Back in 1962, Madeleine L’Engle gifted children everywhere with her sci-fi fantasy classic A Wrinkle in Time. The book became a classic and continues to be enjoyed by young readers with over 10 million copies sold. On March 9, Disney is releasing a movie, based on the book, starring big names like Oprah, Chris Pine and Reese Witherspoon.
Like so many writers, L’Engle had a hard time finding a publisher. The book didn’t fit neatly into a genre category, and the concepts in the story were way ahead of their time. There were elements of quantum physics, the problem of evil, and it has a young female protagonist in a science fiction book, which was pretty much unheard of at that time. Aside from the content, she believed her troubles were also because people underestimate children. “They think you have to write differently,” she said. “You don’t. You just have to tell a story.”
In all, 26 different publishers rejected A Wrinkle in Time. L’Engle had almost given up when she was introduced to John C. Farrar of Farrar, Straus and Giroux. Although his publishing company did not publish children’s books at the time, he liked her book and published it with the caveat that the author should not expect much public reaction. She, in turn, had it added to her contract that the company could have the rights to the book forever, anywhere in the universe, except the Andromeda galaxy.
During her lifetime, L’Engle published over 60 books for children and adults. Read on to learn four powerful lessons from her experiences and expertise.
“You have to write the book that wants to be written. And if the book will be too difficult for grown-ups, then you write it for children.”
It is easy to underestimate the ability of children to understand complex concepts and want to protect them. By doing this, we rob them of the opportunity to receive new information, process it and better understand the world around them—and their own imaginations. L’Engle said that it was adults who thought children would be afraid of the Dark Thing in A Wrinkle in Time, not children. If we are writing for younger audiences, our responsibility is to write honestly and not shy away from more advanced ideas if those are part of the story we want to tell. Children will appreciate it.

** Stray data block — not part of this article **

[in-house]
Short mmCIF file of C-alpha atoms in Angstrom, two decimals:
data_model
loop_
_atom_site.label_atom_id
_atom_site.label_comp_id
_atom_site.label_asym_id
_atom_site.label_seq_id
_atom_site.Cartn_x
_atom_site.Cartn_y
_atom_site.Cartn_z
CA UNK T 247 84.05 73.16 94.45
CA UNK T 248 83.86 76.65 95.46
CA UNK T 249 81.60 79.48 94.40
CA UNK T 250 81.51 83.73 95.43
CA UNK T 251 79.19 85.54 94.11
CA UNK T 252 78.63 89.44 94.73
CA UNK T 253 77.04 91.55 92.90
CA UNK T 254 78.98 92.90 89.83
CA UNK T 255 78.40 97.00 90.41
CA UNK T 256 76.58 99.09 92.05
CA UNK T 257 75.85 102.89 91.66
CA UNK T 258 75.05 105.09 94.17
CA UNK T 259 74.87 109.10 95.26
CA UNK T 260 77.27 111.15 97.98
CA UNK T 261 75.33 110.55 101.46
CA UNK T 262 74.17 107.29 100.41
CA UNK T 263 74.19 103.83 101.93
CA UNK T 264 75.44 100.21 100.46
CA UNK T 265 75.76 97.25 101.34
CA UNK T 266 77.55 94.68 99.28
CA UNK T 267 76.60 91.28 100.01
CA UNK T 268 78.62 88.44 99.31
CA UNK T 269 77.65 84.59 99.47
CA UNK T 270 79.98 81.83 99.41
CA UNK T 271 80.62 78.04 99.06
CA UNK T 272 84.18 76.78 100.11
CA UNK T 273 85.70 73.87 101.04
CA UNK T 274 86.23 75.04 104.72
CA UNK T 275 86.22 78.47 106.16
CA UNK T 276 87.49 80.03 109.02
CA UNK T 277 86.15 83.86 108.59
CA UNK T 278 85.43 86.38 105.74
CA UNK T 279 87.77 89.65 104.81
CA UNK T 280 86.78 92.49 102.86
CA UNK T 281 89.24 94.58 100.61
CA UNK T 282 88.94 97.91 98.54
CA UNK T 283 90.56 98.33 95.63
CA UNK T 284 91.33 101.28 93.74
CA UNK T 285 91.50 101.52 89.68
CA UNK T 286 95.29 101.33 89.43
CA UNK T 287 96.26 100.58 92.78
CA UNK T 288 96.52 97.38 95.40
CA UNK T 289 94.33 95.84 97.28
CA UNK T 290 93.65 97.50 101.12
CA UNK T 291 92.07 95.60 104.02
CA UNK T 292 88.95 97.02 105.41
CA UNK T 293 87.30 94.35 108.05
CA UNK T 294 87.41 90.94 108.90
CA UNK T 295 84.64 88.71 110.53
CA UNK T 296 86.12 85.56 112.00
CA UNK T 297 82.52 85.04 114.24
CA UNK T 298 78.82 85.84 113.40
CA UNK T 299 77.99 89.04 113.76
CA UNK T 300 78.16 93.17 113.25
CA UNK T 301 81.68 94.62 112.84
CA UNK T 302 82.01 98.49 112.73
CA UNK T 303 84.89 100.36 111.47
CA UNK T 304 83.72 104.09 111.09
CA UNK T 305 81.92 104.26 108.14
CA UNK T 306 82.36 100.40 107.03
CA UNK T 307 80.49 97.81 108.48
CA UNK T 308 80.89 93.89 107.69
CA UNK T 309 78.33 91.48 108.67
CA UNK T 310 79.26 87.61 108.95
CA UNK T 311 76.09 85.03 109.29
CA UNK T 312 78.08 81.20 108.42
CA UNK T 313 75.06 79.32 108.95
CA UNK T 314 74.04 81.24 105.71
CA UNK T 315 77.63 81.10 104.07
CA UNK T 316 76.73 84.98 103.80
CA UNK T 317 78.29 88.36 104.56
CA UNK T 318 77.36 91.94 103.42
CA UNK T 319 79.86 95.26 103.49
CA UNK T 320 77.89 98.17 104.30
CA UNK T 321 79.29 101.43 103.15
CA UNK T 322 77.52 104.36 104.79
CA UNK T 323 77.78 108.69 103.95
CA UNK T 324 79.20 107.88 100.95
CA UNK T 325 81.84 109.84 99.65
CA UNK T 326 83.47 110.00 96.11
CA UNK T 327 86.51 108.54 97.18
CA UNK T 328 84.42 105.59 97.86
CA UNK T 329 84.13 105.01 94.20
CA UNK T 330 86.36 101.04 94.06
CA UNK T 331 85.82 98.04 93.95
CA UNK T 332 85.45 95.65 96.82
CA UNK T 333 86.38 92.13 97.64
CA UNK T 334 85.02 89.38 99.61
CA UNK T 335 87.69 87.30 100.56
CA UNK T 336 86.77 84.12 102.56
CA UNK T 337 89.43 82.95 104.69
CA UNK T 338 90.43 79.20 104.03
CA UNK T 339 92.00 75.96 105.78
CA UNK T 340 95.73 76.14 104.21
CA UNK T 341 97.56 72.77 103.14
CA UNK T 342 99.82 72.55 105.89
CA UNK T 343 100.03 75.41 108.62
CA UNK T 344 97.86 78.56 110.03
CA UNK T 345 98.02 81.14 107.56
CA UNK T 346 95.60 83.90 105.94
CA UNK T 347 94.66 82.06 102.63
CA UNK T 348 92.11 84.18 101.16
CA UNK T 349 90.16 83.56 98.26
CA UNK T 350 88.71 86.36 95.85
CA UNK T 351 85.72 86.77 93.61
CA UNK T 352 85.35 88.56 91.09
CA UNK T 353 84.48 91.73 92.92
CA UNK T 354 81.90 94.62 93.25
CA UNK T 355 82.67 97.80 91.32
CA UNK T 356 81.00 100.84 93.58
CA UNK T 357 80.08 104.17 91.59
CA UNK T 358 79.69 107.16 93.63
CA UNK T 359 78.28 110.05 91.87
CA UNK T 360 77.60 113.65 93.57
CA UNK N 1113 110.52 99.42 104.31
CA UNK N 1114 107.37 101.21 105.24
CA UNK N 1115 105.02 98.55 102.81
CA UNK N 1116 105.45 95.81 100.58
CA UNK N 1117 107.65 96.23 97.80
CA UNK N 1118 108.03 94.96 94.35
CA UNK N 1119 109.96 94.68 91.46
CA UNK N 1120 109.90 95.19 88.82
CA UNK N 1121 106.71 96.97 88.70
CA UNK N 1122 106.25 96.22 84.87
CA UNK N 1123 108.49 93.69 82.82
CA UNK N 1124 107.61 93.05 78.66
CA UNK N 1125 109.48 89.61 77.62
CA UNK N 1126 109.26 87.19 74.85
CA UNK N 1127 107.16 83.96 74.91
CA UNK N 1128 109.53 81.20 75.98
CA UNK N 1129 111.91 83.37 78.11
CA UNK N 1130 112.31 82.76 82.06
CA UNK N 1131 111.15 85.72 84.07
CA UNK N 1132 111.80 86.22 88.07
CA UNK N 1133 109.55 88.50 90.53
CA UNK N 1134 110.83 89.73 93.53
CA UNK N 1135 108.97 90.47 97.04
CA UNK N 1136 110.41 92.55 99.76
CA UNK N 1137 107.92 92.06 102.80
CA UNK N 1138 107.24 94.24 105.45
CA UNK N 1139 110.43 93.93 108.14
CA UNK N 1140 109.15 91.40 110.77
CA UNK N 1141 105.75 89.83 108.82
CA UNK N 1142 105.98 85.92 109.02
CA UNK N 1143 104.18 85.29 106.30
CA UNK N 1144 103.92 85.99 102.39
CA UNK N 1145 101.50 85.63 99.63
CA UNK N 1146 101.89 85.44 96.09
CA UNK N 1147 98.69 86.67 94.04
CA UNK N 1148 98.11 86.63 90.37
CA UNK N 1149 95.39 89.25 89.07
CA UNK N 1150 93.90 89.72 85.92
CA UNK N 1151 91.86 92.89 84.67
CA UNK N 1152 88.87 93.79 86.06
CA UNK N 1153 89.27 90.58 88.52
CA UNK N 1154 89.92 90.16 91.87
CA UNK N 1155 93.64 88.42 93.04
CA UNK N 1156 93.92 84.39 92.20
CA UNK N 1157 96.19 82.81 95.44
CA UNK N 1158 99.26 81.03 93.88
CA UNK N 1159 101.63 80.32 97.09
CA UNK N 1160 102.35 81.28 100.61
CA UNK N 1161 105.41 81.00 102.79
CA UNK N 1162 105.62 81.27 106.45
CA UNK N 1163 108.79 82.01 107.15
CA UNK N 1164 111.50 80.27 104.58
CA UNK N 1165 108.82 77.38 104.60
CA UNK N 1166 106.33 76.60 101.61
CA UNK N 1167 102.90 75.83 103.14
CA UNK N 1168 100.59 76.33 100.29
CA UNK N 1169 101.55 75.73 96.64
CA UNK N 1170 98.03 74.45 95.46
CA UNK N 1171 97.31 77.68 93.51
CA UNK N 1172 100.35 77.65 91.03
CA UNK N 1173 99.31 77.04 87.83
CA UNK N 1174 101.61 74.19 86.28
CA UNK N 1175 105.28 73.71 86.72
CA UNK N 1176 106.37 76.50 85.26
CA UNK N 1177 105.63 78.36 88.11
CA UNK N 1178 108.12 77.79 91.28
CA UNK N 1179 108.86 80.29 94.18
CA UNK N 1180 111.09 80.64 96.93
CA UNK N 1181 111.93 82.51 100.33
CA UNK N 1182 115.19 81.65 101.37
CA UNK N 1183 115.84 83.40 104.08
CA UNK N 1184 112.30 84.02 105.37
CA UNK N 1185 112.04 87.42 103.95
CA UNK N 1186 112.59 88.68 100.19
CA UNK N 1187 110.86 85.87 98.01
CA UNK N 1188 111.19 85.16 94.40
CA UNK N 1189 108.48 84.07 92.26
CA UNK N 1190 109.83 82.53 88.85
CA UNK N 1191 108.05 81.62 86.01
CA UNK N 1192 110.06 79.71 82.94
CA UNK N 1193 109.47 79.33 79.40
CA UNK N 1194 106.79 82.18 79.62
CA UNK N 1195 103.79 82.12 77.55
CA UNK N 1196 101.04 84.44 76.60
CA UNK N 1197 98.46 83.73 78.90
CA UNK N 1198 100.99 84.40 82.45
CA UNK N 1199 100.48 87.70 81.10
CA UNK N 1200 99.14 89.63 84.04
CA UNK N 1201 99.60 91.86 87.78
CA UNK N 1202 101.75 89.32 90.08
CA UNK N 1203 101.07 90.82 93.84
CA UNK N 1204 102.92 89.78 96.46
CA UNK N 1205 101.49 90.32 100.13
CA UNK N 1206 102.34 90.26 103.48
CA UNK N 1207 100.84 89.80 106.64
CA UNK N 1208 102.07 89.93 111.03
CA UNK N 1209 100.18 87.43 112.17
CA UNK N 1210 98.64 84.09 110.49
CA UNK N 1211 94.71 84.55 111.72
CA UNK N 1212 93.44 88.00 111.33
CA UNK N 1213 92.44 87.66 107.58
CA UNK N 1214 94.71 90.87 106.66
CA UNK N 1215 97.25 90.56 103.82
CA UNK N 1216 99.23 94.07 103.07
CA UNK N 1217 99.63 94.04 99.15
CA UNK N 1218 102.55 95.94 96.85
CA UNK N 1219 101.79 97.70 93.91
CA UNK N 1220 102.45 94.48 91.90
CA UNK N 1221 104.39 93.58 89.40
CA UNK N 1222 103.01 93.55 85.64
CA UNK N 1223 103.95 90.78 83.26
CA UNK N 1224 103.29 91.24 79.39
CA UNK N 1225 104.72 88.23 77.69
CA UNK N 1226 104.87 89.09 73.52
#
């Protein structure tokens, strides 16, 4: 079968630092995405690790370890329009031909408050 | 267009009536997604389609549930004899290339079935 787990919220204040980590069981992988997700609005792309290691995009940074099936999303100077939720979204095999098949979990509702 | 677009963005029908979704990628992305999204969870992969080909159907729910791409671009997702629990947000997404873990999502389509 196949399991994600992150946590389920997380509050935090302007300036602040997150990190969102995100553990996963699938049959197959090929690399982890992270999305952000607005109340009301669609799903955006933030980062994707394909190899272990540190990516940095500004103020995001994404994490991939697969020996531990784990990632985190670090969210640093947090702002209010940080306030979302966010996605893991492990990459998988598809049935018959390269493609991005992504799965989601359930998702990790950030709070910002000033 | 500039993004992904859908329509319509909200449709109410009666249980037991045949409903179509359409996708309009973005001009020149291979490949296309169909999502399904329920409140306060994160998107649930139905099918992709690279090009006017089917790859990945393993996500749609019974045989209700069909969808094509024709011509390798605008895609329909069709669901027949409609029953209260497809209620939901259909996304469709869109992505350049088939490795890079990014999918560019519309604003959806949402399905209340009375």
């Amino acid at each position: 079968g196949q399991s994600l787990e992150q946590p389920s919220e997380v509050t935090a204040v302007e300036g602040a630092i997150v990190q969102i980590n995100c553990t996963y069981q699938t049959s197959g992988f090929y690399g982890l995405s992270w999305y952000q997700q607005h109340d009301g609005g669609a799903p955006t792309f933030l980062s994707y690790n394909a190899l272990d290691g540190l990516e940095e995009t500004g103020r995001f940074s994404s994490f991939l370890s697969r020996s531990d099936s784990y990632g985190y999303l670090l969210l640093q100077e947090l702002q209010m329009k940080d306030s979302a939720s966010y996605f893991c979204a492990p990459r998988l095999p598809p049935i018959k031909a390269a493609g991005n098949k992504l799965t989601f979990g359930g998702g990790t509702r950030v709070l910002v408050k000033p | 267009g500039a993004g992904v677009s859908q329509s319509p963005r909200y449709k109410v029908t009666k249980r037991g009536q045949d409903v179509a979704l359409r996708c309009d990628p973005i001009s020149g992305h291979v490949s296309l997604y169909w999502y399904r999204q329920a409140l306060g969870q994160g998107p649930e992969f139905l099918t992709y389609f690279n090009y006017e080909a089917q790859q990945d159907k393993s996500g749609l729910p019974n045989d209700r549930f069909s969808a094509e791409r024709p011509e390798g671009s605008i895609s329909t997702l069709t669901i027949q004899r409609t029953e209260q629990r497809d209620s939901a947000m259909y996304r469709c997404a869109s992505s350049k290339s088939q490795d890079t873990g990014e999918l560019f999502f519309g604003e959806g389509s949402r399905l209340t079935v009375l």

“When we believe in the impossible, it becomes possible, and we can do all kinds of extraordinary things.”
Doubt is powerful deterrent for writers. It causes us to question our abilities, makes us second guess our intentions and steers us toward thinking that any dream of publishing is impossible. But many successful ideas and inventions were once considered impossible. The light bulb would have never been invented if Telsa and Edison hadn’t believed it possible. Before Elizabeth Blackwell there were no women doctors, but she didn’t let that stop her. People accomplish extraordinary things all the time because they believe they can. If you want to be a successful writer, then you must believe it is possible, then do the work to make it happen.
“Inspiration usually comes during work rather than before it.”
Waiting for inspiration to come is like waiting for lightning to strike. The chances are pretty slim it’s going to happen out of the blue. Those writers who have figured out how to be successful, understand that you can’t wait around for that bolt of brilliance before you sit down to write. It is the other way around. Commit time to your writing, and, as L’Engle says, that is when you’ll find your inspiration.
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“If we are not willing to fail we will never accomplish anything. All creative acts involve the risk of failure.”
There is no magic formula when it comes to being a successful author. There is nothing that says if you write a certain type of book, include this storyline and create this kind of character, you will find success. However, there is one trait common among many who achieved their dreams and that is perseverance. They were willing to risk failure, risk rejection and keep going anyway. Finding success in writing is not easy, but it is by no means impossible. Just look at Madeleine L’Engle, who was undeterred after rejection No. 25, and her books continue to inspire readers and writers alike today.